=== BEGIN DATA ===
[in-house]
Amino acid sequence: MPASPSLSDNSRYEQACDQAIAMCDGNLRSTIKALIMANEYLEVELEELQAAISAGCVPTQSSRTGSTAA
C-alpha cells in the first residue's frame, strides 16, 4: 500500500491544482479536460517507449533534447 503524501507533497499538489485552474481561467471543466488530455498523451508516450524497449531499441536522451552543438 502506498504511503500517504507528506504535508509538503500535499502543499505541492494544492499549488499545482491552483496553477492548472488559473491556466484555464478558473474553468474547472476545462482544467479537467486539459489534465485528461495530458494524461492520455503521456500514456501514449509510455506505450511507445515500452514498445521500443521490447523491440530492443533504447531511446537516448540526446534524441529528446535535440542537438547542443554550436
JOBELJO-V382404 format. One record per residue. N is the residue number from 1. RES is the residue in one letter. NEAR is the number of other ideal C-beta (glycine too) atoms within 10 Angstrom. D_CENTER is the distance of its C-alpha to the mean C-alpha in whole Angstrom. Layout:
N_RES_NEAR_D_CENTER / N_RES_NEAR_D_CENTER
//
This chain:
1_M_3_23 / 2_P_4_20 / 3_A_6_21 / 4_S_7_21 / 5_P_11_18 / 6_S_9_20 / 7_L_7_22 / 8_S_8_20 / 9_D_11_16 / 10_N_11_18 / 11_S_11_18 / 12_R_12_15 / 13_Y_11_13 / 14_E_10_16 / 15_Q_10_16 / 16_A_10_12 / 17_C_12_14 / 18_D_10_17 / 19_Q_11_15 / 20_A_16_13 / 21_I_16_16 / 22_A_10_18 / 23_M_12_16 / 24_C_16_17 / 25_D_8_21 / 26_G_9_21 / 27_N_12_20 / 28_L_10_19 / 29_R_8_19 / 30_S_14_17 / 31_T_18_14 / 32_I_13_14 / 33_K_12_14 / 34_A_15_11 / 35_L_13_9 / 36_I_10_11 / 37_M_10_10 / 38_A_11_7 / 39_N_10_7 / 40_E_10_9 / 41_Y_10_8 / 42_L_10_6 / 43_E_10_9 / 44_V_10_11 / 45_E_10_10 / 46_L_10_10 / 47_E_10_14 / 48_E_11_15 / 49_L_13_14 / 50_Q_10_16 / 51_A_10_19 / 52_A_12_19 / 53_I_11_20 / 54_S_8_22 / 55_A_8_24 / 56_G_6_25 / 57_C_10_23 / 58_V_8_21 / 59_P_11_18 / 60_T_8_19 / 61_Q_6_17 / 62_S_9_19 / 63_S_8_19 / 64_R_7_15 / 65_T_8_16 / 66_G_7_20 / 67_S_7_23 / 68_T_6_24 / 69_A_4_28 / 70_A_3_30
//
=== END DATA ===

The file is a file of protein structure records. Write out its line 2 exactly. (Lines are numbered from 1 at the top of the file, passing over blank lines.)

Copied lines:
Amino acid sequence: MPASPSLSDNSRYEQACDQAIAMCDGNLRSTIKALIMANEYLEVELEELQAAISAGCVPTQSSRTGSTAA